337. Memorandum of Conversation0


  • Sugar


  • House of Representatives
    • Speaker Sam Rayburn
    • Congressman Harold D. Cooley
    • Congressman John W. McCormack
    • Congressman W.R. Poage
    • Congressman Charles B. Hoeven
  • Department of State
    • Secretary Dean Rusk
    • Asst. Secy. for Econ. Affairs Edwin M. Martin

Secretary Rusk opened the conversation by stating that the Administration accepted a 21-month extension of the sugar bill, wanted it enacted as soon as possible, but felt it of great importance that the bill, as submitted by Congressman Cooley,1 be amended to give the President discretionary power with respect to that portion of the Cuban quota which might otherwise have to be allocated to the Dominican Republic.

The Secretary based this letter request primarily on the serious potential threat to United States and hemisphere security which is presented [Page 755] by the present situation in Cuba. He indicated that it was essential to take vigorous action to prevent the Castro regime from continuing its efforts to upset peaceful and friendly regimes in Latin America and from becoming a more serious military threat to the United States. A number of steps were under consideration to this end. To be effective it was essential that we have at least understanding and in some cases active cooperation from the other members of the Organization of American States. It was also necessary to have their cooperation and sympathy if we were to succeed in other measures which we wish to take in Latin America in order to establish more firmly regimes in those countries which are friendly to the United States and able to resist Communist infiltration from whatever source it may come.

To many of these Latin American countries, led by Venezuela, the Dominican Republic presents an equally serious threat to their stability. Failure of the United States to see the problem of Trujillo as a threat equally as serious as Castro will deprive us of the support and sympathy which we need. The attempt on the life of the President of Venezuela, which was organized in the Dominican Republic with Trujillo’s help, stands out as an illustration to them of his threat.

To these people it is incomprehensible that the United States should be willing to punish Castro by not buying sugar in Cuba and then turn to the Dominican Republic to replace much of it. It is a windfall and a reward when they think only punishment is justified.

From a United States standpoint, we are also concerned about the current political activities of Trujillo. His propaganda machine, which is well financed, is extremely active and a cause of concern to our intelligence agencies. His publicity has become violently anti-American and sympathetic to many Soviet interests. There is evidence that his regime is in contact with Soviet bloc and Castro representatives.

Congressman Cooley inquired whether it wasn’t true that the Latin American countries had not supported us in the Organization of American States on action against Cuba and wasn’t it desirable that they evidence this support before we take the action they want vis-a-vis the Dominican Republic. The Secretary agreed that we had not gotten all we had asked for, yet it had been a step ahead and had been helpful. We did not think we could go to them for support on the measures we now contemplated taking, much more radical in nature, without having given them in advance evidence of our good faith and intentions with respect to the Dominican Republic. He pointed out that, while the OAS had not adopted resolutions specifically embargoing purchases of goods such as sugar from the Dominican Republic, it had taken a number of concrete measures in the trade field, whose spirit they felt would be abrogated by United States windfall purchases in the Dominican Republic.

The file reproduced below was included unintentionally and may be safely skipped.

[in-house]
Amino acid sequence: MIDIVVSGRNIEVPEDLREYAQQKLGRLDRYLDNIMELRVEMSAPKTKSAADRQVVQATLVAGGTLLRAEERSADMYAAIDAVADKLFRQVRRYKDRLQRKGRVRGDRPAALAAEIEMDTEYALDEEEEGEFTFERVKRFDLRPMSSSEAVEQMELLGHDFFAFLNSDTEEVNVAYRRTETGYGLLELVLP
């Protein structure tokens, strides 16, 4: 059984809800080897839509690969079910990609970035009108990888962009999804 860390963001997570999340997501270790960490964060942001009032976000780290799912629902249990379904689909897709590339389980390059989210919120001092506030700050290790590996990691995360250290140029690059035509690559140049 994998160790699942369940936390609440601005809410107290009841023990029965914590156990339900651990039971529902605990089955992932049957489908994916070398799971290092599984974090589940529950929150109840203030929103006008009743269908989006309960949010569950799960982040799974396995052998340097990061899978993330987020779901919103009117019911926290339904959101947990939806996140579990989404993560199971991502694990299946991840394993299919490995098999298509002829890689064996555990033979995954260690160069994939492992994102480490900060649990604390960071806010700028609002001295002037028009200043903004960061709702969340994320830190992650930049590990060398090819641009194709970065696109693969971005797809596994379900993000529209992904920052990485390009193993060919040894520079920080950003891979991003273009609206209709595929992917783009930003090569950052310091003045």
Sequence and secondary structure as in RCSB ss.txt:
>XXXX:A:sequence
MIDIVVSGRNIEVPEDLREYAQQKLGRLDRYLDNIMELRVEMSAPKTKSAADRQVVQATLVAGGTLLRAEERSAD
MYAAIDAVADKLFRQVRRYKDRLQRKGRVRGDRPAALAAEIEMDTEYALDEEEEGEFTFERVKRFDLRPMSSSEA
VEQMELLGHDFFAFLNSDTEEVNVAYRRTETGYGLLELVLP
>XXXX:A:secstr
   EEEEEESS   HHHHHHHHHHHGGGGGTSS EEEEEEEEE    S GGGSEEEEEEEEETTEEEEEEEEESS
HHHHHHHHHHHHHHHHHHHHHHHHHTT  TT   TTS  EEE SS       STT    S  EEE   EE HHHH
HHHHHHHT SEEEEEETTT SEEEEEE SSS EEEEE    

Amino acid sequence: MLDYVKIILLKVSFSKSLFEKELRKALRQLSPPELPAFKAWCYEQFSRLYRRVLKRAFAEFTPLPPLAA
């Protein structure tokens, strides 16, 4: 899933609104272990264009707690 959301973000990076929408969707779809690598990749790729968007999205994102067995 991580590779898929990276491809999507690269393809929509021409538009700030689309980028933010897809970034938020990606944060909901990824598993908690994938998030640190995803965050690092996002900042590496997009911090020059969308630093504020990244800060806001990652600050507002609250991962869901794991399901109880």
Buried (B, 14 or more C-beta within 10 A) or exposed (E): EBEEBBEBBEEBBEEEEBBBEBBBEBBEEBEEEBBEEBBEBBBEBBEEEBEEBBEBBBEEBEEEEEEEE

[Page 756]

Congressmen Cooley, McCormack and Poage pressed a number of questions with respect to what we expected to happen in the Dominican Republic if Trujillo was upset. Their great fear was that this prevented an opportunity for a Castro-sponsored regime to take over. The Secretary replied that our purpose was not to upset Trujillo, though failure to purchase sugar above and beyond the quota may well contribute to this end. If for this and other reasons, and there was evidence of extensive discontent, Trujillo were upset, our best guess was that a military regime would take over for a period. There were a substantial number of citizens who were anti-Trujillo and would cooperate, we thought, in any such regime. However, the brutality and repressions of the dictatorship had prevented these groups from effective organization. We felt there were military leaders who could continue a stable regime and put down any attempt of a Castro-type take-over, though, of course, we could give no guarantee as to the future course of events.

Congressman Cooley indicated that he had been discussing the problem of Dominican Republic sugar with a number of people in recent days, including Messrs. Bowles, Berle, Governor Munos Marin of Puerto Rico and others. The three Congressmen had just returned from lunch at the Venezuelan Embassy during which the Venezuelan and Colombian Ambassadors had expressed strongly their views. Everyone he had talked to had agreed with the Secretary that our Latin American policy would be seriously prejudiced by continued United States purchases of former Cuban quota sugar from the Dominican Republic. He was, therefore, sympathetic to the idea of giving the President discretionary authority. However, he thought it would be desirable in order to secure an orderly transition and prevent a Castro-type take-over if Trujillo could be persuaded that now was a good time for him to retire to some quiet part of the world. He was known to have a substantial fortune abroad. If he stayed on and provoked violent revolution or if he started playing with the Communists, the first target for either group would be himself and his fortune. He could be told that he could not expect to sell sugar beyond the Dominican Republic quota to United States so there were not additional gains to be made in the near future. He should leave, call elections for 60 days hence, and thus provide an orderly transition. Congressman Cooley suggested that he knew some people who were close friends of Trujillo and could carry such a message to him. They would be persuasive and he thought he might listen to them. He thought this should be done before any action was taken on sugar legislation.